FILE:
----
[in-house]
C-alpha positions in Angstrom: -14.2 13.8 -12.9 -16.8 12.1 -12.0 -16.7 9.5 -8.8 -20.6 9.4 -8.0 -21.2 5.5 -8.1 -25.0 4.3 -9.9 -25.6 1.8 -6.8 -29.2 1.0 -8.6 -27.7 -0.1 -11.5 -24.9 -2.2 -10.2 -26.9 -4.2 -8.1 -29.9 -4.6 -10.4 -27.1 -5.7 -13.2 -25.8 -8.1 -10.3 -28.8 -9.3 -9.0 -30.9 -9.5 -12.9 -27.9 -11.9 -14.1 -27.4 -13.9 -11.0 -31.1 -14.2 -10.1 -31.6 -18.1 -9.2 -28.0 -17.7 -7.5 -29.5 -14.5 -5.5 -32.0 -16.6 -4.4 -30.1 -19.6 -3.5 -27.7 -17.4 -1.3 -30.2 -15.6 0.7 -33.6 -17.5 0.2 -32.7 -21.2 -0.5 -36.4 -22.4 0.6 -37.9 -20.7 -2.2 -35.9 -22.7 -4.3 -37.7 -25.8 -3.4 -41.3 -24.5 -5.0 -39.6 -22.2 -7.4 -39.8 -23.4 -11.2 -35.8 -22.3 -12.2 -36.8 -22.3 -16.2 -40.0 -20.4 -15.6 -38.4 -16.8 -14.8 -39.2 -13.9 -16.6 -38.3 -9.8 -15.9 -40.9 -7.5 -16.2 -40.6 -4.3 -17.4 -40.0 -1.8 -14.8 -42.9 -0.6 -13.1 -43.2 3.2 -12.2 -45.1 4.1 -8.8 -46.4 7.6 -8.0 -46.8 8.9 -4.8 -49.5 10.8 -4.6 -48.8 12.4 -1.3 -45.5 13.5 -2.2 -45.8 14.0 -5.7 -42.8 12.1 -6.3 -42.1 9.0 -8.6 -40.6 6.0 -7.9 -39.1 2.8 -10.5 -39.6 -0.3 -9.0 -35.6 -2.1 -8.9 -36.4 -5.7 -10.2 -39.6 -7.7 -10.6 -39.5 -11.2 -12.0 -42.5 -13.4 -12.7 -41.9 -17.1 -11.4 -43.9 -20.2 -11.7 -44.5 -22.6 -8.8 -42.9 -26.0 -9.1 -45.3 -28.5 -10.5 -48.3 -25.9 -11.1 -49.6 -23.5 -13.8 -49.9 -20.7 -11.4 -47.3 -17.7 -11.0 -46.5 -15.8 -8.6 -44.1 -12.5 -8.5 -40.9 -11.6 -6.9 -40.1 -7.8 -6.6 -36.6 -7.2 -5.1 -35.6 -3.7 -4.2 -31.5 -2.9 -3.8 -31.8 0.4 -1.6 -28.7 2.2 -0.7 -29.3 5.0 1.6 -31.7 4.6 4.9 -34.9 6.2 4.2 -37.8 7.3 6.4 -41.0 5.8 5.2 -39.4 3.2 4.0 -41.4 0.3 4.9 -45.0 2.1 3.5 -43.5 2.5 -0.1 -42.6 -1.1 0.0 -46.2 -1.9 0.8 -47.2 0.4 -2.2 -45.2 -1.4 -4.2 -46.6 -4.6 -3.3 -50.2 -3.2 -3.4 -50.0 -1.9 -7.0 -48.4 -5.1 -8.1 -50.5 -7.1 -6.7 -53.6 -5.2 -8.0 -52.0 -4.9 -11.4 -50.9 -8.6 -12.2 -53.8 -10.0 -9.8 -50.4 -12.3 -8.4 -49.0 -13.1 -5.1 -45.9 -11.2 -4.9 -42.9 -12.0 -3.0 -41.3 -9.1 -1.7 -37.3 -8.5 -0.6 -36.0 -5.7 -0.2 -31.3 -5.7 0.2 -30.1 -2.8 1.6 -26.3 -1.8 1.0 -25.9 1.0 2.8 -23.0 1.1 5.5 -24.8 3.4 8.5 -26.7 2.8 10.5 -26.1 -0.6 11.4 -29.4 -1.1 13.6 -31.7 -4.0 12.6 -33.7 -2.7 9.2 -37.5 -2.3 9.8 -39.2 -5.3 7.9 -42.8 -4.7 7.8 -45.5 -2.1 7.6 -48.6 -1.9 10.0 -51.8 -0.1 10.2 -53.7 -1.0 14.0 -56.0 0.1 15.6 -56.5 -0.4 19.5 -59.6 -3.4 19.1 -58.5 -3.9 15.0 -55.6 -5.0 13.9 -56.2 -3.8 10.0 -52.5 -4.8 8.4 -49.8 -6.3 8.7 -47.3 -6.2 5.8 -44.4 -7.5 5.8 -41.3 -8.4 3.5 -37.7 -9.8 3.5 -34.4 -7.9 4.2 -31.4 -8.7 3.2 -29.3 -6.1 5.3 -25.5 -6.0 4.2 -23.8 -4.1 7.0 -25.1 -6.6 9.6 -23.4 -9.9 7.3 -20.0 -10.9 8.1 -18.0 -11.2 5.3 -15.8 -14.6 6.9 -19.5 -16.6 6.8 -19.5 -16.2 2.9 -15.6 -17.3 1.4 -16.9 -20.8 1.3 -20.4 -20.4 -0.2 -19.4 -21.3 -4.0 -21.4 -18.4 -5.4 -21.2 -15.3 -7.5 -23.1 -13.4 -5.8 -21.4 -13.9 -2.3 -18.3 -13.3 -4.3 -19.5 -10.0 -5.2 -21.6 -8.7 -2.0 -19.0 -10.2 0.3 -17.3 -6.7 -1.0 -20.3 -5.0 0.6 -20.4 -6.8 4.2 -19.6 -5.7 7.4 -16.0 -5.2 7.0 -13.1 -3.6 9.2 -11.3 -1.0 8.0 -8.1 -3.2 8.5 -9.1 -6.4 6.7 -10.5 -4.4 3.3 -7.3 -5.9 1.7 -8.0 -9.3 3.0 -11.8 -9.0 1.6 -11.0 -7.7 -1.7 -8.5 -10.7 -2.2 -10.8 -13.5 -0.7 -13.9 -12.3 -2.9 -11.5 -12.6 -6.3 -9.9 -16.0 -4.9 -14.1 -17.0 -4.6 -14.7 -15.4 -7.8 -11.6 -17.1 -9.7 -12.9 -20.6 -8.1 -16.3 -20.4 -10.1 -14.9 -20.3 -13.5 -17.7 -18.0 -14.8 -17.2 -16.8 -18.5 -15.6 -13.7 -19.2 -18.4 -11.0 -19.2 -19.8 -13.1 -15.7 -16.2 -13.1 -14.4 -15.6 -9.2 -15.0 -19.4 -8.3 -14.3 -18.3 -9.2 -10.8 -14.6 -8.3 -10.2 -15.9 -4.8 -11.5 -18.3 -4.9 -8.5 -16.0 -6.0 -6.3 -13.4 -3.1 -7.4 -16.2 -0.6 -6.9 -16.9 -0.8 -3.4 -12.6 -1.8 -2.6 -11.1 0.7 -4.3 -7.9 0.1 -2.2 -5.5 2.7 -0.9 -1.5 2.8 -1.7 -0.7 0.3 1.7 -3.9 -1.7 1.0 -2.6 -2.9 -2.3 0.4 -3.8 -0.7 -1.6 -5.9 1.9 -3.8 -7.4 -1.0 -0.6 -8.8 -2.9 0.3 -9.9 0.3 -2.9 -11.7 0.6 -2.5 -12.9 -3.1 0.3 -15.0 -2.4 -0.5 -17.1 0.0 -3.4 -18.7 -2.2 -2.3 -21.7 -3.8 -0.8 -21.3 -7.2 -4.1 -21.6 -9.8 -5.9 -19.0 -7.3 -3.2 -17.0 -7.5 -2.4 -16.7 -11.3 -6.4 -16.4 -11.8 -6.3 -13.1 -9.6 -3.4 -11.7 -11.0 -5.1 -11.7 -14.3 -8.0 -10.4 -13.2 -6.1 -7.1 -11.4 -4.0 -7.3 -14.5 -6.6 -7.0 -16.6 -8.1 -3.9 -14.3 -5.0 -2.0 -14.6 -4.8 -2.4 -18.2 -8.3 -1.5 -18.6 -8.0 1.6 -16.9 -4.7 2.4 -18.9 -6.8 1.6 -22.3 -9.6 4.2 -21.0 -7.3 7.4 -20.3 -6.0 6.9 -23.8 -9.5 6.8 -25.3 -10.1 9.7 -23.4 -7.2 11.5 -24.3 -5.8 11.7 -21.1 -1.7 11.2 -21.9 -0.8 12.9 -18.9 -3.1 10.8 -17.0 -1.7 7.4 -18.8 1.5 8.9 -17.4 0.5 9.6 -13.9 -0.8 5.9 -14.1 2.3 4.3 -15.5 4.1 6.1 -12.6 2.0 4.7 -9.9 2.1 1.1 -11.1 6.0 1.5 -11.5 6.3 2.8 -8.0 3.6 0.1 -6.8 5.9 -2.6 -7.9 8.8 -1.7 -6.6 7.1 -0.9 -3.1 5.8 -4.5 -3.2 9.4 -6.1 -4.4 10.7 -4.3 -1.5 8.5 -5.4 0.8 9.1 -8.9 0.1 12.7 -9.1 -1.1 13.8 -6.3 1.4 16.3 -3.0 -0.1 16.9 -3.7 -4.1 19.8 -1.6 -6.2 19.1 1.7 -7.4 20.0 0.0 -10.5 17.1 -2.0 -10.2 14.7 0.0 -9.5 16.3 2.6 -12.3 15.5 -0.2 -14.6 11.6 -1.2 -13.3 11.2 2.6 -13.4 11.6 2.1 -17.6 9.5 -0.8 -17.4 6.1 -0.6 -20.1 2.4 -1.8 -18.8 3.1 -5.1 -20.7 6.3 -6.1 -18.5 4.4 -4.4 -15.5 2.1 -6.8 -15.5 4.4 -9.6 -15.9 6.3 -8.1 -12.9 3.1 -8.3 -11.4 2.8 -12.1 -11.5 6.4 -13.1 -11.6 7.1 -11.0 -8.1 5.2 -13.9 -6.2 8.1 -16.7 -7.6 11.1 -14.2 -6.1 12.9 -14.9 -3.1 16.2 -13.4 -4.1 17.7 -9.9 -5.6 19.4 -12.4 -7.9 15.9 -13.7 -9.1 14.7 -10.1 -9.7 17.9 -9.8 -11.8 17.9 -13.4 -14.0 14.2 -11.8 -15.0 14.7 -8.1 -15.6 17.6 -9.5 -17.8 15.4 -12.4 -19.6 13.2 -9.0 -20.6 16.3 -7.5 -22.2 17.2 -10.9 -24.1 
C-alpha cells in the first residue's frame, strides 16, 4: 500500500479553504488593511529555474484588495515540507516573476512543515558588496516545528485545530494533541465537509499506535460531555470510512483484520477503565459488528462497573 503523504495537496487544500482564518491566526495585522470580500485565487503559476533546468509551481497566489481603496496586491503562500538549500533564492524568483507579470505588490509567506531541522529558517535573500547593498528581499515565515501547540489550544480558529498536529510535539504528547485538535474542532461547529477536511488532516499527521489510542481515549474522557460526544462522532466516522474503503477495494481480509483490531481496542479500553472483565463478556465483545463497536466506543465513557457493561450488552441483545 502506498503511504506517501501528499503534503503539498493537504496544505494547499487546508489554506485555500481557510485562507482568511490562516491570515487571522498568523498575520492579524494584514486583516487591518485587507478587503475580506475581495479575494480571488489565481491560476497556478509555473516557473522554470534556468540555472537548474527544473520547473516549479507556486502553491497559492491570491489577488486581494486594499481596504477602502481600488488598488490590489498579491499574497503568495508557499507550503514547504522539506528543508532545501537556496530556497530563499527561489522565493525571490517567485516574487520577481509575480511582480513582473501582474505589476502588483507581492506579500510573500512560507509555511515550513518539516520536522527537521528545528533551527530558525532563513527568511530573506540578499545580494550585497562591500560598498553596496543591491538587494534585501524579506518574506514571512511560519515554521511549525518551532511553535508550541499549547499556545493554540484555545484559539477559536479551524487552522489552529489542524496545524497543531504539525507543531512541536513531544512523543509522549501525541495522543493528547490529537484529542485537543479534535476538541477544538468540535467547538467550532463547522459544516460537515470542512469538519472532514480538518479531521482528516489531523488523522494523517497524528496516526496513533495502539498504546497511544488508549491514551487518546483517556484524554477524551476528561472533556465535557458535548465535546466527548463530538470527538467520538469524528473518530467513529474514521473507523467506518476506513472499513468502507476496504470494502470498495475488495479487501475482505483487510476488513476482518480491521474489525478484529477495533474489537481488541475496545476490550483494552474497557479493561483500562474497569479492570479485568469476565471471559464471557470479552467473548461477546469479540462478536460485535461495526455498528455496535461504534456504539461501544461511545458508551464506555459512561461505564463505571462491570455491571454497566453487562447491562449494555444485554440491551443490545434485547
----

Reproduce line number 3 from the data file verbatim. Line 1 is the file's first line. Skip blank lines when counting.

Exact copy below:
C-alpha cells in the first residue's frame, strides 16, 4: 500500500479553504488593511529555474484588495515540507516573476512543515558588496516545528485545530494533541465537509499506535460531555470510512483484520477503565459488528462497573 503523504495537496487544500482564518491566526495585522470580500485565487503559476533546468509551481497566489481603496496586491503562500538549500533564492524568483507579470505588490509567506531541522529558517535573500547593498528581499515565515501547540489550544480558529498536529510535539504528547485538535474542532461547529477536511488532516499527521489510542481515549474522557460526544462522532466516522474503503477495494481480509483490531481496542479500553472483565463478556465483545463497536466506543465513557457493561450488552441483545 502506498503511504506517501501528499503534503503539498493537504496544505494547499487546508489554506485555500481557510485562507482568511490562516491570515487571522498568523498575520492579524494584514486583516487591518485587507478587503475580506475581495479575494480571488489565481491560476497556478509555473516557473522554470534556468540555472537548474527544473520547473516549479507556486502553491497559492491570491489577488486581494486594499481596504477602502481600488488598488490590489498579491499574497503568495508557499507550503514547504522539506528543508532545501537556496530556497530563499527561489522565493525571490517567485516574487520577481509575480511582480513582473501582474505589476502588483507581492506579500510573500512560507509555511515550513518539516520536522527537521528545528533551527530558525532563513527568511530573506540578499545580494550585497562591500560598498553596496543591491538587494534585501524579506518574506514571512511560519515554521511549525518551532511553535508550541499549547499556545493554540484555545484559539477559536479551524487552522489552529489542524496545524497543531504539525507543531512541536513531544512523543509522549501525541495522543493528547490529537484529542485537543479534535476538541477544538468540535467547538467550532463547522459544516460537515470542512469538519472532514480538518479531521482528516489531523488523522494523517497524528496516526496513533495502539498504546497511544488508549491514551487518546483517556484524554477524551476528561472533556465535557458535548465535546466527548463530538470527538467520538469524528473518530467513529474514521473507523467506518476506513472499513468502507476496504470494502470498495475488495479487501475482505483487510476488513476482518480491521474489525478484529477495533474489537481488541475496545476490550483494552474497557479493561483500562474497569479492570479485568469476565471471559464471557470479552467473548461477546469479540462478536460485535461495526455498528455496535461504534456504539461501544461511545458508551464506555459512561461505564463505571462491570455491571454497566453487562447491562449494555444485554440491551443490545434485547